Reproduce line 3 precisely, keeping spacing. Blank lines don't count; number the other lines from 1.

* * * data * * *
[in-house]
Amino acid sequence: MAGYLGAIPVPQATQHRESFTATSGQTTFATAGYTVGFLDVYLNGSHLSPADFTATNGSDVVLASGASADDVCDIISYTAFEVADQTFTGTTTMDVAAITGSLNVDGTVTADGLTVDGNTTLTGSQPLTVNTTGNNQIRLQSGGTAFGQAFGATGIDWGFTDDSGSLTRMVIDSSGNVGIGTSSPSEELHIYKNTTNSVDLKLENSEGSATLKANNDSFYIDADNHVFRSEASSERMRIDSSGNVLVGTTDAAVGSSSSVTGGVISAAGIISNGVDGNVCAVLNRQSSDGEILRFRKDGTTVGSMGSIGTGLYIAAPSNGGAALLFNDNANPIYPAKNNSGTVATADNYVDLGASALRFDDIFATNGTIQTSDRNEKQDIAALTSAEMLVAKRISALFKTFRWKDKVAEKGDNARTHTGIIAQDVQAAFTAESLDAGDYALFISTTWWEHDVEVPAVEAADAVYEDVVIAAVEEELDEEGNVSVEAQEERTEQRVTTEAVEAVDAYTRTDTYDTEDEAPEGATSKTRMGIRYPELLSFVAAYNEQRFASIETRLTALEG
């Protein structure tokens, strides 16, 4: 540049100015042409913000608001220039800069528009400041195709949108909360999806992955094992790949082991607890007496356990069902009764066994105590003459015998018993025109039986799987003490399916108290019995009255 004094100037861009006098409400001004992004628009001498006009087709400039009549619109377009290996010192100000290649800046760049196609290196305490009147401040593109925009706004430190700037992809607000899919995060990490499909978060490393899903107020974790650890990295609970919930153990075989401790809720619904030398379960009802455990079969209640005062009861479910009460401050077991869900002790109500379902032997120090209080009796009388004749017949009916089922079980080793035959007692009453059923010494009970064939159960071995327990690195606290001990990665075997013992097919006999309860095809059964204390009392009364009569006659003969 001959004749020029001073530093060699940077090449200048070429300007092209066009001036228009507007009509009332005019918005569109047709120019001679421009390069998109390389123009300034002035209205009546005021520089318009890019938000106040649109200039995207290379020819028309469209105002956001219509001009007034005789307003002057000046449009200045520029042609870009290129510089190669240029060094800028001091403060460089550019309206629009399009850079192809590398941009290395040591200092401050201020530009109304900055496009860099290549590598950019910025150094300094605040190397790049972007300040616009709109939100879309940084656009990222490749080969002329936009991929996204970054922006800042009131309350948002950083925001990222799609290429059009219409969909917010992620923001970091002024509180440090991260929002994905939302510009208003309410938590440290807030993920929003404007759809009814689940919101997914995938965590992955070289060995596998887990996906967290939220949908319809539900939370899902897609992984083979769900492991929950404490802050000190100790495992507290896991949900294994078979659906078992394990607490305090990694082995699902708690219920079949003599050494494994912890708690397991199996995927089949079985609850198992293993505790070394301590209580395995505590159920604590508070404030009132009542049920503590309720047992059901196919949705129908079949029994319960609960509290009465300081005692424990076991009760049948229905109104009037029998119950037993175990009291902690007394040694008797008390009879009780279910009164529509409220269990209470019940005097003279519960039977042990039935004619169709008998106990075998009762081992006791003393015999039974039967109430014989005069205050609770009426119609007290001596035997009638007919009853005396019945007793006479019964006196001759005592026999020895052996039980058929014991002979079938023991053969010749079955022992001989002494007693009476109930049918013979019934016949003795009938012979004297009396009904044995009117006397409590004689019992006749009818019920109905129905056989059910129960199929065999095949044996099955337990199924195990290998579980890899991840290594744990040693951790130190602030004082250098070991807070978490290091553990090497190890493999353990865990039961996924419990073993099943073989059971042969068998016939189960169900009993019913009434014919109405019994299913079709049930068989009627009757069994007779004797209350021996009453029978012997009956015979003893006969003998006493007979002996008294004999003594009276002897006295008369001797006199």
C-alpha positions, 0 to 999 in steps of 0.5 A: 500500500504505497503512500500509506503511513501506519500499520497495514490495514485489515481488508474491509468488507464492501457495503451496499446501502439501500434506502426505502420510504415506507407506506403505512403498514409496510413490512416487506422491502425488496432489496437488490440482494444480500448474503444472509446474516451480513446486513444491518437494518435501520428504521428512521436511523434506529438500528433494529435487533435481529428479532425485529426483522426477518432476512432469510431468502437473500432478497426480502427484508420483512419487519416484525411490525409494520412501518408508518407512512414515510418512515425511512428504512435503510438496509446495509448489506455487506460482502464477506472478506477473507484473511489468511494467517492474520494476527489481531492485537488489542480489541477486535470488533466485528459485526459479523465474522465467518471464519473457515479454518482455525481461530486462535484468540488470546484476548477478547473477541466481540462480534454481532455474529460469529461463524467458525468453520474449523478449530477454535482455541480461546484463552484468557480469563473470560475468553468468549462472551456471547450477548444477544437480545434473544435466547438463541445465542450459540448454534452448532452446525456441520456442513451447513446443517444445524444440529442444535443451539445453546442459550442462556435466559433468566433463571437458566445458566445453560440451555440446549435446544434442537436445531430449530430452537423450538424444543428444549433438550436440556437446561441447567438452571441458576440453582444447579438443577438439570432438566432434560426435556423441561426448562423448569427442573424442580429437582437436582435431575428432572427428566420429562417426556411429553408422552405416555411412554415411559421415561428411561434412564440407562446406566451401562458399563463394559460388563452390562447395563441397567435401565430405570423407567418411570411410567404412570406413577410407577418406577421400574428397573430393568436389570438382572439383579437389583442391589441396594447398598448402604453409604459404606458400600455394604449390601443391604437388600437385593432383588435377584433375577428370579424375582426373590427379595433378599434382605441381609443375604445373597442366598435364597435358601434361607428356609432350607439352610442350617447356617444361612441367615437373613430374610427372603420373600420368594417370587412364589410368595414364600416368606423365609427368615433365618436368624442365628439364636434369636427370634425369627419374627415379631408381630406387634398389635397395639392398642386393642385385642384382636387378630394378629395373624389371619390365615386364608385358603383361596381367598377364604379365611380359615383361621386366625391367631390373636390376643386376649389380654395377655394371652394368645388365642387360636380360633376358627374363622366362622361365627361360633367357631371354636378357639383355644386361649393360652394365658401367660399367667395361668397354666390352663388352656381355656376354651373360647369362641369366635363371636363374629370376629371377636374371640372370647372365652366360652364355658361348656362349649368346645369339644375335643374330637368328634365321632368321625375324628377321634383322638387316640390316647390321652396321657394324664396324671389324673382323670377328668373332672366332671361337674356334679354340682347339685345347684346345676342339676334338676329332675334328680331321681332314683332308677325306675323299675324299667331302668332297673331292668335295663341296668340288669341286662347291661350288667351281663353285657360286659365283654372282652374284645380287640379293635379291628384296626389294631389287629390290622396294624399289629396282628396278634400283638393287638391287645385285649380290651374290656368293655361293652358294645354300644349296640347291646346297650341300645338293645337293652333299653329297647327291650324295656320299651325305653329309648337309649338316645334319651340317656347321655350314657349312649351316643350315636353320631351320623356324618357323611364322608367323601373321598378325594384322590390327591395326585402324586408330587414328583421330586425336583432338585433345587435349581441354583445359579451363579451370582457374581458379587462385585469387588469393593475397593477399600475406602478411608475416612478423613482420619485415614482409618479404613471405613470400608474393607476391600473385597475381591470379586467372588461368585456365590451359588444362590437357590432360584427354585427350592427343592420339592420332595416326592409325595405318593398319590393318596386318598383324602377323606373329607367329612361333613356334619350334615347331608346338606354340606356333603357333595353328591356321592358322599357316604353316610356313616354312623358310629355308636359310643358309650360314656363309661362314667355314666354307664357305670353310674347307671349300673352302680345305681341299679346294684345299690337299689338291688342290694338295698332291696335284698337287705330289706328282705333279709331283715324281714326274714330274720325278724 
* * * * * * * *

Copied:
């Protein structure tokens, strides 16, 4: 540049100015042409913000608001220039800069528009400041195709949108909360999806992955094992790949082991607890007496356990069902009764066994105590003459015998018993025109039986799987003490399916108290019995009255 004094100037861009006098409400001004992004628009001498006009087709400039009549619109377009290996010192100000290649800046760049196609290196305490009147401040593109925009706004430190700037992809607000899919995060990490499909978060490393899903107020974790650890990295609970919930153990075989401790809720619904030398379960009802455990079969209640005062009861479910009460401050077991869900002790109500379902032997120090209080009796009388004749017949009916089922079980080793035959007692009453059923010494009970064939159960071995327990690195606290001990990665075997013992097919006999309860095809059964204390009392009364009569006659003969 001959004749020029001073530093060699940077090449200048070429300007092209066009001036228009507007009509009332005019918005569109047709120019001679421009390069998109390389123009300034002035209205009546005021520089318009890019938000106040649109200039995207290379020819028309469209105002956001219509001009007034005789307003002057000046449009200045520029042609870009290129510089190669240029060094800028001091403060460089550019309206629009399009850079192809590398941009290395040591200092401050201020530009109304900055496009860099290549590598950019910025150094300094605040190397790049972007300040616009709109939100879309940084656009990222490749080969002329936009991929996204970054922006800042009131309350948002950083925001990222799609290429059009219409969909917010992620923001970091002024509180440090991260929002994905939302510009208003309410938590440290807030993920929003404007759809009814689940919101997914995938965590992955070289060995596998887990996906967290939220949908319809539900939370899902897609992984083979769900492991929950404490802050000190100790495992507290896991949900294994078979659906078992394990607490305090990694082995699902708690219920079949003599050494494994912890708690397991199996995927089949079985609850198992293993505790070394301590209580395995505590159920604590508070404030009132009542049920503590309720047992059901196919949705129908079949029994319960609960509290009465300081005692424990076991009760049948229905109104009037029998119950037993175990009291902690007394040694008797008390009879009780279910009164529509409220269990209470019940005097003279519960039977042990039935004619169709008998106990075998009762081992006791003393015999039974039967109430014989005069205050609770009426119609007290001596035997009638007919009853005396019945007793006479019964006196001759005592026999020895052996039980058929014991002979079938023991053969010749079955022992001989002494007693009476109930049918013979019934016949003795009938012979004297009396009904044995009117006397409590004689019992006749009818019920109905129905056989059910129960199929065999095949044996099955337990199924195990290998579980890899991840290594744990040693951790130190602030004082250098070991807070978490290091553990090497190890493999353990865990039961996924419990073993099943073989059971042969068998016939189960169900009993019913009434014919109405019994299913079709049930068989009627009757069994007779004797209350021996009453029978012997009956015979003893006969003998006493007979002996008294004999003594009276002897006295008369001797006199």